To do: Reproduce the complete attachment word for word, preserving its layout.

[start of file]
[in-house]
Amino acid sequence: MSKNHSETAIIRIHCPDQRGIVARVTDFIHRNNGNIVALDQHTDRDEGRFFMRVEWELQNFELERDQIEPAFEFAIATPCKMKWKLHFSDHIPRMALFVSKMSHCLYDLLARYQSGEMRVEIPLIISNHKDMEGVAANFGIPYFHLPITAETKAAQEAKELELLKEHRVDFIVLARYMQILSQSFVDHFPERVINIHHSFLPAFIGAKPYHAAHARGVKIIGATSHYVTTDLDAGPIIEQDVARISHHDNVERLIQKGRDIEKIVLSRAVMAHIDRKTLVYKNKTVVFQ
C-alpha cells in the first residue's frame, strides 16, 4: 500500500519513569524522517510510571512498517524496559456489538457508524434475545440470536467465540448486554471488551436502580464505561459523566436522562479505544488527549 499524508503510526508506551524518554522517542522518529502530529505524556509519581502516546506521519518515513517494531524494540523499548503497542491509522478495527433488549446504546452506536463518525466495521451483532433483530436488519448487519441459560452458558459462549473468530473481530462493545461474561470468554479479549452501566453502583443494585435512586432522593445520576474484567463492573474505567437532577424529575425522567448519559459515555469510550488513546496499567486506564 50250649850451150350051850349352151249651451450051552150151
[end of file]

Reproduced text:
[in-house]
Amino acid sequence: MSKNHSETAIIRIHCPDQRGIVARVTDFIHRNNGNIVALDQHTDRDEGRFFMRVEWELQNFELERDQIEPAFEFAIATPCKMKWKLHFSDHIPRMALFVSKMSHCLYDLLARYQSGEMRVEIPLIISNHKDMEGVAANFGIPYFHLPITAETKAAQEAKELELLKEHRVDFIVLARYMQILSQSFVDHFPERVINIHHSFLPAFIGAKPYHAAHARGVKIIGATSHYVTTDLDAGPIIEQDVARISHHDNVERLIQKGRDIEKIVLSRAVMAHIDRKTLVYKNKTVVFQ
C-alpha cells in the first residue's frame, strides 16, 4: 500500500519513569524522517510510571512498517524496559456489538457508524434475545440470536467465540448486554471488551436502580464505561459523566436522562479505544488527549 499524508503510526508506551524518554522517542522518529502530529505524556509519581502516546506521519518515513517494531524494540523499548503497542491509522478495527433488549446504546452506536463518525466495521451483532433483530436488519448487519441459560452458558459462549473468530473481530462493545461474561470468554479479549452501566453502583443494585435512586432522593445520576474484567463492573474505567437532577424529575425522567448519559459515555469510550488513546496499567486506564 50250649850451150350051850349352151249651451450051552150151